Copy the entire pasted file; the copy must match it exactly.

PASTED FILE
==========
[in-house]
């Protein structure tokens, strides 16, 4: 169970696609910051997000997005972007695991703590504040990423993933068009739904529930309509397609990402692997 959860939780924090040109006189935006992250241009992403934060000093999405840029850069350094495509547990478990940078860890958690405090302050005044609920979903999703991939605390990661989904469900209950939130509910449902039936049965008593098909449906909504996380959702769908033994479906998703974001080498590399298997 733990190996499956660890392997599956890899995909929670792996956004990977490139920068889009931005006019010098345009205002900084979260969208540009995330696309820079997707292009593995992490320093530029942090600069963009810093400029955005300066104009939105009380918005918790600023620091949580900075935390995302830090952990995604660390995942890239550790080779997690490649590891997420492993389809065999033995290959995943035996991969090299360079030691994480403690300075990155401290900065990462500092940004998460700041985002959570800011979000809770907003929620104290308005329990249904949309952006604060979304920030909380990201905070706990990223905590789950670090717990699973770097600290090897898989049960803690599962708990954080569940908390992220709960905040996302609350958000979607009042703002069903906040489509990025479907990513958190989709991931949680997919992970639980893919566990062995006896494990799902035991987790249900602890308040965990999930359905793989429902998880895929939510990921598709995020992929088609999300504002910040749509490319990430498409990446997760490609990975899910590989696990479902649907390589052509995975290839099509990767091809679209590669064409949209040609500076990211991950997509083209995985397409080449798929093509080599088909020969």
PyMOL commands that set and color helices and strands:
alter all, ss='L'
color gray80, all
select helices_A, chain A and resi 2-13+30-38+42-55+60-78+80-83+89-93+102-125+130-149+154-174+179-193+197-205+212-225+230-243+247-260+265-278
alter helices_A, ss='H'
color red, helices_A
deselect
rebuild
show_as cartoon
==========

[in-house]
């Protein structure tokens, strides 16, 4: 169970696609910051997000997005972007695991703590504040990423993933068009739904529930309509397609990402692997 959860939780924090040109006189935006992250241009992403934060000093999405840029850069350094495509547990478990940078860890958690405090302050005044609920979903999703991939605390990661989904469900209950939130509910449902039936049965008593098909449906909504996380959702769908033994479906998703974001080498590399298997 733990190996499956660890392997599956890899995909929670792996956004990977490139920068889009931005006019010098345009205002900084979260969208540009995330696309820079997707292009593995992490320093530029942090600069963009810093400029955005300066104009939105009380918005918790600023620091949580900075935390995302830090952990995604660390995942890239550790080779997690490649590891997420492993389809065999033995290959995943035996991969090299360079030691994480403690300075990155401290900065990462500092940004998460700041985002959570800011979000809770907003929620104290308005329990249904949309952006604060979304920030909380990201905070706990990223905590789950670090717990699973770097600290090897898989049960803690599962708990954080569940908390992220709960905040996302609350958000979607009042703002069903906040489509990025479907990513958190989709991931949680997919992970639980893919566990062995006896494990799902035991987790249900602890308040965990999930359905793989429902998880895929939510990921598709995020992929088609999300504002910040749509490319990430498409990446997760490609990975899910590989696990479902649907390589052509995975290839099509990767091809679209590669064409949209040609500076990211991950997509083209995985397409080449798929093509080599088909020969």
PyMOL commands that set and color helices and strands:
alter all, ss='L'
color gray80, all
select helices_A, chain A and resi 2-13+30-38+42-55+60-78+80-83+89-93+102-125+130-149+154-174+179-193+197-205+212-225+230-243+247-260+265-278
alter helices_A, ss='H'
color red, helices_A
deselect
rebuild
show_as cartoon